Plantar fasciitis is triggered when the thick band of fibrous tissue that runs across the bottom of the footâcalled the plantar fasciaâbecomes inflamed. The plantar fascia connects the heel bone to the toes and is the most likely source of heel pain.
If you feel a sharp, stabbing pain when you try to walk first thing in the morning, itâs probably plantar fasciitis. Once youâve been moving about, the pain starts to recede. However, the longer you stand, the more likely the pain will return.
U.S. researchers recruited a 10-year-old football player with plantar fasciitis to help determine the effectiveness of chiropractic methods for treatment. This young athlete had been suffering from heel pain for three weeks. He was treated with chiropractic care, including manipulative therapy, soft tissue therapy, and home rehabilitation exercises, on six visits over a six-week period. After the six treatments, the patient reported that his foot pain was gone, and he resumed his daily activities. Three months later, when the researchers checked in on him, he reported no further complications and no pain symptoms.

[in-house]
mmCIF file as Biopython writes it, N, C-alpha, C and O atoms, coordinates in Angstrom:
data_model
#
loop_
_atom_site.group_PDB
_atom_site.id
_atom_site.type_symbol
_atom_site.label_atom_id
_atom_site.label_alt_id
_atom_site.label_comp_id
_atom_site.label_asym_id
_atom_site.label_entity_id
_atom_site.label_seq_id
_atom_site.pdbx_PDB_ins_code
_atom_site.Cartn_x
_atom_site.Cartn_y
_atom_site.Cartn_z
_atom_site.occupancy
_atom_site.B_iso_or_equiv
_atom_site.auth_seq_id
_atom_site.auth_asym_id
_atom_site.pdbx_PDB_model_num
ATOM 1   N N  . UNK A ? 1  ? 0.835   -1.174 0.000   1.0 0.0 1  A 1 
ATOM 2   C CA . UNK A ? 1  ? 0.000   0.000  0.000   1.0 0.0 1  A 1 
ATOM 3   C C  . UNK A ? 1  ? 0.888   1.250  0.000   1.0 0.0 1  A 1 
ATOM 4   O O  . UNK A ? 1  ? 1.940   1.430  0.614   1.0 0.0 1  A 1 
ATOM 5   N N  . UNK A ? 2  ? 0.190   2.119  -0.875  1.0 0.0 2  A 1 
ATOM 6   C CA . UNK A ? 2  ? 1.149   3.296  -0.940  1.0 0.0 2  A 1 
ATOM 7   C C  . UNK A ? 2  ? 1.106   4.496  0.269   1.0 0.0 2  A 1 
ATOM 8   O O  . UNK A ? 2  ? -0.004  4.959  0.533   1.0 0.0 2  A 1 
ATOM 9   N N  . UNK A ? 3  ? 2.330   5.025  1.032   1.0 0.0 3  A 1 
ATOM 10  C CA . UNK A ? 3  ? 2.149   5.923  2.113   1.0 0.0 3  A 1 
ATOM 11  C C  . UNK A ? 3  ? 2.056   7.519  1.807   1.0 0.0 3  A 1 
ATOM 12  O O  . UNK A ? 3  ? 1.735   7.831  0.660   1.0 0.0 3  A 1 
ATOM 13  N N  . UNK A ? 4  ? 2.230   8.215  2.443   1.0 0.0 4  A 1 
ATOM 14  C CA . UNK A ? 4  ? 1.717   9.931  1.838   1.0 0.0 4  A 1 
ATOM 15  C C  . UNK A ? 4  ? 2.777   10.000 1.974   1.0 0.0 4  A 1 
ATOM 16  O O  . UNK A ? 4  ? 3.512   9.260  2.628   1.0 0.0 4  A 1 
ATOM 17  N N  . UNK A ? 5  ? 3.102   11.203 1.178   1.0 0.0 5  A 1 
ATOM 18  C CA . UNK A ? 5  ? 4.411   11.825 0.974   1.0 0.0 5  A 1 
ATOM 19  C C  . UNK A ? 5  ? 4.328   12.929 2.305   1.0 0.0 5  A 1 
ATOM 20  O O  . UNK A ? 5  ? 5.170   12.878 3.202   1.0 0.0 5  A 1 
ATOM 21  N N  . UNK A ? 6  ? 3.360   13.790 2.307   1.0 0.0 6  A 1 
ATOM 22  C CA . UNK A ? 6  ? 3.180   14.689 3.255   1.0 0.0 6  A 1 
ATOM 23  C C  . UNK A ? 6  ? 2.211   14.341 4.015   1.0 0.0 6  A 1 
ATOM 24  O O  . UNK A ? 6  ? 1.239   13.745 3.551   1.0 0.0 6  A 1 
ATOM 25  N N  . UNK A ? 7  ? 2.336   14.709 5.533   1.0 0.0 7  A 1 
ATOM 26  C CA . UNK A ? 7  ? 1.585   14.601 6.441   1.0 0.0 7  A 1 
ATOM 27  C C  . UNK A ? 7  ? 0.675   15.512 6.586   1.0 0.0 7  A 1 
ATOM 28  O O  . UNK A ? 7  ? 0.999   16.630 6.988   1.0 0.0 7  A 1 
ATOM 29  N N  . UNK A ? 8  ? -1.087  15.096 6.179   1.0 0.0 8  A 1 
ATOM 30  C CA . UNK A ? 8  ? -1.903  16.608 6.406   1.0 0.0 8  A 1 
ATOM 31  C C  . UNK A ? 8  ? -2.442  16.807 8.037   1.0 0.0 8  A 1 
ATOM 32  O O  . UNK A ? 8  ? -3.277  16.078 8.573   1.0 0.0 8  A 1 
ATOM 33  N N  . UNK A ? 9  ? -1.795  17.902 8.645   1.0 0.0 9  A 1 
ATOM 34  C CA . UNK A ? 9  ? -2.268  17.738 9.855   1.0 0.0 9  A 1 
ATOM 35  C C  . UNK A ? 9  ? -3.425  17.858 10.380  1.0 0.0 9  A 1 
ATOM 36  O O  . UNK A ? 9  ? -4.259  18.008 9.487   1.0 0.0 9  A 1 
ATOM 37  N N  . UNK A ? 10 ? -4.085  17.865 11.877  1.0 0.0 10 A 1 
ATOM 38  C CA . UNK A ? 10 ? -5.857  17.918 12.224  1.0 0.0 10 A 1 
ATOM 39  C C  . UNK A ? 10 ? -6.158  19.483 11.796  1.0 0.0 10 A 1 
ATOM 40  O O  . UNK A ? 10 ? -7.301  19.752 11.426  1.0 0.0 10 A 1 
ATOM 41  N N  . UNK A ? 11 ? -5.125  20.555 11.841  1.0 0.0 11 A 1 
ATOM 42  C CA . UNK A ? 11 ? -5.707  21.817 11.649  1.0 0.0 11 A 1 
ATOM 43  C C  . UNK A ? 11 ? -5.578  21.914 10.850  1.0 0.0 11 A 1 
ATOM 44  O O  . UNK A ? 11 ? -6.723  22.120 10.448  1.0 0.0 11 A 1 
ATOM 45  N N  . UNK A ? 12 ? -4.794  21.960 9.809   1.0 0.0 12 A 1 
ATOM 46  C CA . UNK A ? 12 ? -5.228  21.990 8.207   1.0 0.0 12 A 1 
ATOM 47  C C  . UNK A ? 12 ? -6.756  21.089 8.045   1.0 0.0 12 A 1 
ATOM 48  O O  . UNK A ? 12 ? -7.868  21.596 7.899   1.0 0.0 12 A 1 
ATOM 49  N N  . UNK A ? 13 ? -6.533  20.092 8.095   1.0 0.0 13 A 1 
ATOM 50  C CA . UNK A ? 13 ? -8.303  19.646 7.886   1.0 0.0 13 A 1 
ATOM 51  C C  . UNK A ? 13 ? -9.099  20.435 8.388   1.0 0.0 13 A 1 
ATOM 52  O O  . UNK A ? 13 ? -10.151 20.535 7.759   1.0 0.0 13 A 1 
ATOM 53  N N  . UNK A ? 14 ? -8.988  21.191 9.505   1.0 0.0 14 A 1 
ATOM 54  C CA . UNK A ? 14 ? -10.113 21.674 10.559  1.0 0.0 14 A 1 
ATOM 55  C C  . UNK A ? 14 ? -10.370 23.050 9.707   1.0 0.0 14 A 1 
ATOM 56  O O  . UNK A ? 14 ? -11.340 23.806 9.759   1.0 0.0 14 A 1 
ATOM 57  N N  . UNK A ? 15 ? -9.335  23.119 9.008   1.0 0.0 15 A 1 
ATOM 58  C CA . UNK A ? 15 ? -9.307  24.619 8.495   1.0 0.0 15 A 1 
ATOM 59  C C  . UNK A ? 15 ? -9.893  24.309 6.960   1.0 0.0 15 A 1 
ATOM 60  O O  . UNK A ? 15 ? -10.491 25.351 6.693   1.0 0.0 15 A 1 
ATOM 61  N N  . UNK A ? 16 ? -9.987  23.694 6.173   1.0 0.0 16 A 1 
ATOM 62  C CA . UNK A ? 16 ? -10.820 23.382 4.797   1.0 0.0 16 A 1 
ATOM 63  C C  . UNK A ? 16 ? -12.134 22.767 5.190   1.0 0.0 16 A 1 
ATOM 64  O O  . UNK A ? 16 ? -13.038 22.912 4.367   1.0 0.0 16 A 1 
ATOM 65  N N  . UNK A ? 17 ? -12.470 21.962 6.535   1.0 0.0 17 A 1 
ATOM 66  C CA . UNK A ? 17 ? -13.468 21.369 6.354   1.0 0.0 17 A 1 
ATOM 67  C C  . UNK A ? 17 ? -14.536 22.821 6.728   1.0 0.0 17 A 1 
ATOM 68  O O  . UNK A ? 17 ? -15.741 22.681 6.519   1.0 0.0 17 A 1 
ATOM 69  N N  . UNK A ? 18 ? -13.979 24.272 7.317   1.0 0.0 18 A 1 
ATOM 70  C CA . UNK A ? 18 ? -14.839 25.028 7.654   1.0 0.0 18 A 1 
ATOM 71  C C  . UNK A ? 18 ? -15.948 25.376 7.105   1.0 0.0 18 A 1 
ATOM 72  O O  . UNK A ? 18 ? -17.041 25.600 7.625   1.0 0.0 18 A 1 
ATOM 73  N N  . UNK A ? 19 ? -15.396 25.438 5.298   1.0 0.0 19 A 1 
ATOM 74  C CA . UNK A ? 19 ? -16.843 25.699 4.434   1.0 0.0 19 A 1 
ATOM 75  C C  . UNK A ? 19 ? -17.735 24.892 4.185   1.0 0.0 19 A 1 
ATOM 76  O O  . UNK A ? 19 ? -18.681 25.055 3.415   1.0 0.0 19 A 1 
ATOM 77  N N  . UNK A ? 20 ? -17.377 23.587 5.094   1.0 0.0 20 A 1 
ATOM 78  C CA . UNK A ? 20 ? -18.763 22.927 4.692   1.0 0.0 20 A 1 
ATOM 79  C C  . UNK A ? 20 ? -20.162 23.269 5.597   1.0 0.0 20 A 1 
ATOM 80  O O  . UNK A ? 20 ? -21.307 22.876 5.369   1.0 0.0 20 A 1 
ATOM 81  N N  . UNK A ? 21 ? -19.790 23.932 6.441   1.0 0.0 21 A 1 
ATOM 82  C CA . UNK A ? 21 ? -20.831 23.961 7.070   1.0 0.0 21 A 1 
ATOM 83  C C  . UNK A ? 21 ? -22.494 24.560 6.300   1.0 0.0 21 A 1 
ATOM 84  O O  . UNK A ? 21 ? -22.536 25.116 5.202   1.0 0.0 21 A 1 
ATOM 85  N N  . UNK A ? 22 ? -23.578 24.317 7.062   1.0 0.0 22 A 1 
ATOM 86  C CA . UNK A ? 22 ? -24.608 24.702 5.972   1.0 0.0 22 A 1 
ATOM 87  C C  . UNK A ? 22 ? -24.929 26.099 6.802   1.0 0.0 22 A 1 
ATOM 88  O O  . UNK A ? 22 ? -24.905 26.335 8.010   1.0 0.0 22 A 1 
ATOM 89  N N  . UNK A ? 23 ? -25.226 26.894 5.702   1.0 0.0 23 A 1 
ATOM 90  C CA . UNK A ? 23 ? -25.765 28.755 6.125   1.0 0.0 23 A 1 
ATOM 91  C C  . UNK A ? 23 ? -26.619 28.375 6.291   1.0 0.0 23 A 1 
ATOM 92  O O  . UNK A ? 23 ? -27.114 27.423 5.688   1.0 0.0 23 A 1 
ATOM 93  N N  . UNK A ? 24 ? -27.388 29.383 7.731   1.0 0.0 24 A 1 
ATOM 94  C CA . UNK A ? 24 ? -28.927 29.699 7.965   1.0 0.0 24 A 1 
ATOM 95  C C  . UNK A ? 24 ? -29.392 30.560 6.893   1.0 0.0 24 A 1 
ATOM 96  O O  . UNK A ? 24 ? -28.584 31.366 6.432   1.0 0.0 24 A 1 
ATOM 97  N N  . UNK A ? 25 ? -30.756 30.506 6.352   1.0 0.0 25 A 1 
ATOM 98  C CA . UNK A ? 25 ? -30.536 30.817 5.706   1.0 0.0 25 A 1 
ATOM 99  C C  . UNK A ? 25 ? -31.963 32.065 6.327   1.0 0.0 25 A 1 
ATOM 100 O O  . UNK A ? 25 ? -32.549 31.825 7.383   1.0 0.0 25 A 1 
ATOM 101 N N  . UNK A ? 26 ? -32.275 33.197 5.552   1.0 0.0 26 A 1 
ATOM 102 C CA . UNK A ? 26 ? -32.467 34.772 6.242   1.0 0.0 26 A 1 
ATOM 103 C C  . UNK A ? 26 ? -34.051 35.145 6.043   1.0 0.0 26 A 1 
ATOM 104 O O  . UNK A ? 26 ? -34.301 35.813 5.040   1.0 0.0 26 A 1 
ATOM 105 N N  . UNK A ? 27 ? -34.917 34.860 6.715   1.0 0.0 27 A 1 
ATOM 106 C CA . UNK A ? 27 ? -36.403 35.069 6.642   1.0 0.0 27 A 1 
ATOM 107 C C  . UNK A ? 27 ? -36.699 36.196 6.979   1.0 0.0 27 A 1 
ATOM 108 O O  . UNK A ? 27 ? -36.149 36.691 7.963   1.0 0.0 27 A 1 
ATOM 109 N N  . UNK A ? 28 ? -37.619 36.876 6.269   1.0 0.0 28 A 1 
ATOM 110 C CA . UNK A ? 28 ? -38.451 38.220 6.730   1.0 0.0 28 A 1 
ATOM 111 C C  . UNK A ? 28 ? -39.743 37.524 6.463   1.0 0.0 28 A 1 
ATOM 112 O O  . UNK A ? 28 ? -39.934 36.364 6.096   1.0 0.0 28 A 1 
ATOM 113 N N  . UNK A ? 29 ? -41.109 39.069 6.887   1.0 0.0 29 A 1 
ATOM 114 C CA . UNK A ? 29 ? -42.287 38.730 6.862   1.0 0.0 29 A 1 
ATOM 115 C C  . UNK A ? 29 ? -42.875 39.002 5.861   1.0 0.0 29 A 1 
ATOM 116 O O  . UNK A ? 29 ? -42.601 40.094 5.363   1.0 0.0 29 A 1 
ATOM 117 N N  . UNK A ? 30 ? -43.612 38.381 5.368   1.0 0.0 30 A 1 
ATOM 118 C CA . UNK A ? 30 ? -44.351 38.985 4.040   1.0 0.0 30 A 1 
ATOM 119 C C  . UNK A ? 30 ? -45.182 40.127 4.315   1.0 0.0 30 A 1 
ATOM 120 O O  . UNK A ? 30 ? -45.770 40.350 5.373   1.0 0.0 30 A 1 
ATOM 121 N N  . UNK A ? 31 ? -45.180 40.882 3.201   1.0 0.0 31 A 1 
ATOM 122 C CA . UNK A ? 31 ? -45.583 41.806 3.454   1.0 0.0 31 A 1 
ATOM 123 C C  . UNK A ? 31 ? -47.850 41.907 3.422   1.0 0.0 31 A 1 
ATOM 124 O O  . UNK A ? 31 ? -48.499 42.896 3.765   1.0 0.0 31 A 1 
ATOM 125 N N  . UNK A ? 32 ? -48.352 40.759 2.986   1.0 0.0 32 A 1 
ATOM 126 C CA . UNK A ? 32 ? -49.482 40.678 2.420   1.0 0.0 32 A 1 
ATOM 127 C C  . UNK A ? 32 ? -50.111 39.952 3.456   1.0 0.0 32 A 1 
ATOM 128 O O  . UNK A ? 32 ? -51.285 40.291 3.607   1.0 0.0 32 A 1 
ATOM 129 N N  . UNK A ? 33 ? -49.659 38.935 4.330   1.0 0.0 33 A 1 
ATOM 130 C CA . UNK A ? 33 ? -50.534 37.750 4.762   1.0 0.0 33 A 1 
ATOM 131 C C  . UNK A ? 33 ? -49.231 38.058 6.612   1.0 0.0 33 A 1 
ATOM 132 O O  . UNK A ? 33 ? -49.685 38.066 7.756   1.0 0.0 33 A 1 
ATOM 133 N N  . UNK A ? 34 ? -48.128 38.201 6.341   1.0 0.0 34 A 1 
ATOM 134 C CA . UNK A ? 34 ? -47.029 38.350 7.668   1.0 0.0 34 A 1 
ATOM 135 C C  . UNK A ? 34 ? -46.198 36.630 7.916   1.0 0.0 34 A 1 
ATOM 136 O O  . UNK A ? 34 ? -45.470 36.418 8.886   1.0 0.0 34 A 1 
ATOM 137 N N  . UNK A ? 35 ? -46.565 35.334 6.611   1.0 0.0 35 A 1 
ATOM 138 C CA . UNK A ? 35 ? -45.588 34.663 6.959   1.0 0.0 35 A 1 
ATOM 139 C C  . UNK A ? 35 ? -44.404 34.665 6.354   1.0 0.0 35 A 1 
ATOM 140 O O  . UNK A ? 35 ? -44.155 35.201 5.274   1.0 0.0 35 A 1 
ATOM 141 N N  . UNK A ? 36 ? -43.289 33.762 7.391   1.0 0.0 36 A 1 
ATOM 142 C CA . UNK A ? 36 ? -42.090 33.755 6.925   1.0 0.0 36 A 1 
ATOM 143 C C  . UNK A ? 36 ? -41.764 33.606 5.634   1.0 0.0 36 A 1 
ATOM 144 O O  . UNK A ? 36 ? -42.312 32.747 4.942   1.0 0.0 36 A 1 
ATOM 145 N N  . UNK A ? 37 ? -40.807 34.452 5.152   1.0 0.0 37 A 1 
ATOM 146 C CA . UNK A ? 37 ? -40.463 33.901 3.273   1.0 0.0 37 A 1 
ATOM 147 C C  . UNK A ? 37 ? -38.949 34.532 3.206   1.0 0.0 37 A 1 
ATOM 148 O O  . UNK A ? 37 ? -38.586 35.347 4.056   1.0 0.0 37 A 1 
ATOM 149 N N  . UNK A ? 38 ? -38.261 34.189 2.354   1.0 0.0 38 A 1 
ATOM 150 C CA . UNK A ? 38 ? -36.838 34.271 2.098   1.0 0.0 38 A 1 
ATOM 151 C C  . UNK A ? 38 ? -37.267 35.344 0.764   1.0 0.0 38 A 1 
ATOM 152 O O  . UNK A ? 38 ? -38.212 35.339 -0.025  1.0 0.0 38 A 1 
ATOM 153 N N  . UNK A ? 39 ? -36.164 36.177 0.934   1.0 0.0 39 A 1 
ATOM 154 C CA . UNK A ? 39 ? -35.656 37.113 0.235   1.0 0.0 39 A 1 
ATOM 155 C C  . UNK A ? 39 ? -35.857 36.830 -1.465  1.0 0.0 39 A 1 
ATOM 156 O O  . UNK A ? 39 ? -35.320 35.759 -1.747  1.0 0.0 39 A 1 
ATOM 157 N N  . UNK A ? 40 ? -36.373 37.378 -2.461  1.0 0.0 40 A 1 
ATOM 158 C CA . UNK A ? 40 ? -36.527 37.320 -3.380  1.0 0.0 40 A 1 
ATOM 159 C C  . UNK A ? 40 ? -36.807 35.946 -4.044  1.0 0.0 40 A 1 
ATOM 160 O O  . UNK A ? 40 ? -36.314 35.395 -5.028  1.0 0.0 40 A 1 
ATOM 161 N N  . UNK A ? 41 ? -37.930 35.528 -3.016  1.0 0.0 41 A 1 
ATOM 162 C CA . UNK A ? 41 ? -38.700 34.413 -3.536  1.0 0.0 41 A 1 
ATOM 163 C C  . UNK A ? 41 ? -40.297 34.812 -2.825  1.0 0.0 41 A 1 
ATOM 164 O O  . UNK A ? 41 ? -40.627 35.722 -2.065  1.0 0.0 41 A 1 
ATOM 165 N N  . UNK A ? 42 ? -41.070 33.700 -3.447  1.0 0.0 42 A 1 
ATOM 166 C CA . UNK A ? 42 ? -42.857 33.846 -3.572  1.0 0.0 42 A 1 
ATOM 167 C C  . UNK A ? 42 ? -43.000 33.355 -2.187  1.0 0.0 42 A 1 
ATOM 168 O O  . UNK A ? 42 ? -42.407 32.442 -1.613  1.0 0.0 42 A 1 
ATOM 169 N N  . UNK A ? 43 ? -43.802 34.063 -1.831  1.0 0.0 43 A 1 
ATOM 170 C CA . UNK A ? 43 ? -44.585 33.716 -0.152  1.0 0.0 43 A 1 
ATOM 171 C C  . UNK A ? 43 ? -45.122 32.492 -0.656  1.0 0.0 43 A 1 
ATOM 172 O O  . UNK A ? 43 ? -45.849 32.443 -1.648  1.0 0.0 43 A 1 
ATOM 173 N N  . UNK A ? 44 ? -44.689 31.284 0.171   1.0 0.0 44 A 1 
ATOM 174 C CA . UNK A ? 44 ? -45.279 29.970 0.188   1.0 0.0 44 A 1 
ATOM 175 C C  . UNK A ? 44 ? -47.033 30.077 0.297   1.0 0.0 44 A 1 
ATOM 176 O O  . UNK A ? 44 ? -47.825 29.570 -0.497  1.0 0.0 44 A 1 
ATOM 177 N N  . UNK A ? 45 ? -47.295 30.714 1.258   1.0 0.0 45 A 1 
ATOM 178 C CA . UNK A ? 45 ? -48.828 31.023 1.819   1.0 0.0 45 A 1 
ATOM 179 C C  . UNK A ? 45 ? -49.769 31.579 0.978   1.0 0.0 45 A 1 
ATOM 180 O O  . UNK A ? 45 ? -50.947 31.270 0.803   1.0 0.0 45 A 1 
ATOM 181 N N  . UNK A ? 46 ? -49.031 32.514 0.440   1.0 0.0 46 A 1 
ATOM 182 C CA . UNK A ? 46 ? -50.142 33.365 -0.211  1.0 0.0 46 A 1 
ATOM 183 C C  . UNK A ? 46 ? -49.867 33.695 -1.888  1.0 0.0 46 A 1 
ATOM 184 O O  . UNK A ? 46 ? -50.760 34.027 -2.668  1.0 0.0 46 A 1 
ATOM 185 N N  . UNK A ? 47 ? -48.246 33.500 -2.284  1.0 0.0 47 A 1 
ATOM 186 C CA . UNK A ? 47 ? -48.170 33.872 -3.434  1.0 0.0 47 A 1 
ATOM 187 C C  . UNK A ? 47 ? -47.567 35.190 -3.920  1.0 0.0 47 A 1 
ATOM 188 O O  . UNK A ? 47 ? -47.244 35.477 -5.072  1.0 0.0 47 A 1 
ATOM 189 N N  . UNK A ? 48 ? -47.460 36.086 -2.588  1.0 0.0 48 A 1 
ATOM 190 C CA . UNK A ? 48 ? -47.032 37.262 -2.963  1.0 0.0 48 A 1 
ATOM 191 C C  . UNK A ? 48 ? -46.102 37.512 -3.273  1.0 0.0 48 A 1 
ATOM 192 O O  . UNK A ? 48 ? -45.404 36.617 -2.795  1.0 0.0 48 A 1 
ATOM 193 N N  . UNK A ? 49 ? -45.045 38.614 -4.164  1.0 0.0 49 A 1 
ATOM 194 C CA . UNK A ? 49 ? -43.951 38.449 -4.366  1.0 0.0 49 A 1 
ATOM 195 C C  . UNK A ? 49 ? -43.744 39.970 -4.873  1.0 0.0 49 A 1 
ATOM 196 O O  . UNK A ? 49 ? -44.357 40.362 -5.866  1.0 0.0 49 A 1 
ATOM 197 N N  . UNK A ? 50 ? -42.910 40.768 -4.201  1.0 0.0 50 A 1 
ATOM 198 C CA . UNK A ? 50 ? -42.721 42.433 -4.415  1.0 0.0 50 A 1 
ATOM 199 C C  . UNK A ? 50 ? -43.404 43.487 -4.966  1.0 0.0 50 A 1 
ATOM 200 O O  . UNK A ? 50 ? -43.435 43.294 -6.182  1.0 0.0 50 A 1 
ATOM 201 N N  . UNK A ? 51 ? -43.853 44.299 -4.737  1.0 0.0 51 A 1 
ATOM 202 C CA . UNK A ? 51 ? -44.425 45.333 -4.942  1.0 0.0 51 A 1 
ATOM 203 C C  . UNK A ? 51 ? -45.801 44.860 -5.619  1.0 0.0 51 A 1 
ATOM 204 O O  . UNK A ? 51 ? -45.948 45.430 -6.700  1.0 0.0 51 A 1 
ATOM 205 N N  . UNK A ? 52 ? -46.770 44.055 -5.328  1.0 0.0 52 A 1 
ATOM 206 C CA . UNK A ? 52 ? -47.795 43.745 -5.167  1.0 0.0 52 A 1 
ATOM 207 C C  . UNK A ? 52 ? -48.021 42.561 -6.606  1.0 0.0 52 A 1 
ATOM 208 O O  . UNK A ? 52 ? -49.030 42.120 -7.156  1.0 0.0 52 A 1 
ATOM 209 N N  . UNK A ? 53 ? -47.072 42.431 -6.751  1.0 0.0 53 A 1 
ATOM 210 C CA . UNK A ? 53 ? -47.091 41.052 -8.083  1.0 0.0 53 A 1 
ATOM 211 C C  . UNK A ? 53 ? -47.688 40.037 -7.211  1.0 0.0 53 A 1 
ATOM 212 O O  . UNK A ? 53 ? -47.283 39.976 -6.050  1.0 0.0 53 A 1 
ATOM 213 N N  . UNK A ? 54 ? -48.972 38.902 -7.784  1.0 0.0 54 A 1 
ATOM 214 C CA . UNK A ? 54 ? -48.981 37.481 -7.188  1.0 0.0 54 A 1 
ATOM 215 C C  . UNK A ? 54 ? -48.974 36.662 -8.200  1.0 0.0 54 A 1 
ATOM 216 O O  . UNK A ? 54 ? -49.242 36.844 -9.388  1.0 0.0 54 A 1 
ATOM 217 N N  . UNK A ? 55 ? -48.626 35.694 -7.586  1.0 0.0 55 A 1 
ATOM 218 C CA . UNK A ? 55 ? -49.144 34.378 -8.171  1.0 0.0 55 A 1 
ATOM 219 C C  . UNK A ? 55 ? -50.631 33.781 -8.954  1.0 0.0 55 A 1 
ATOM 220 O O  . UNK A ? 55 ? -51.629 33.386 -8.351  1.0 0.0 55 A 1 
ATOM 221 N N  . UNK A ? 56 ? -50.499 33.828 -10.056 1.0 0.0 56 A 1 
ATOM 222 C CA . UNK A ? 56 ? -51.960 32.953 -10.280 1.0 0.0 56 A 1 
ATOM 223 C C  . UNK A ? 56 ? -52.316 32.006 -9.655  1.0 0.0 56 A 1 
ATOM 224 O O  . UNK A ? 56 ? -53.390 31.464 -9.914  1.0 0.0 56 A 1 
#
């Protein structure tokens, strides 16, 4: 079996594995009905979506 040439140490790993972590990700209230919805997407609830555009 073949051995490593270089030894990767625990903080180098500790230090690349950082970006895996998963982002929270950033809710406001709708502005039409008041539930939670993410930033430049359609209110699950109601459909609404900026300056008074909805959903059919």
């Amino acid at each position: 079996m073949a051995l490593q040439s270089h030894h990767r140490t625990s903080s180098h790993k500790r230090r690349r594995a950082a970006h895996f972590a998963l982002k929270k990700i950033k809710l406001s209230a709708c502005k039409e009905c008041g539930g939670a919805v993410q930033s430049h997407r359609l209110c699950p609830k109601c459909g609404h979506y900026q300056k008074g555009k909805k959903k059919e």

If youâre experiencing heel pain, get your doctorâs advice about the source of the pain. If it is indeed plantar fasciitis, consider chiropractic therapy.
Sources for Today’s Articles:
Try a Chiropractic Solution for Heel Pain
Daniels, C.J., et al., âChiropractic management of pediatric plantar fasciitis: a case report,â J Chiropr Med March 2012; 11(1): 58â63.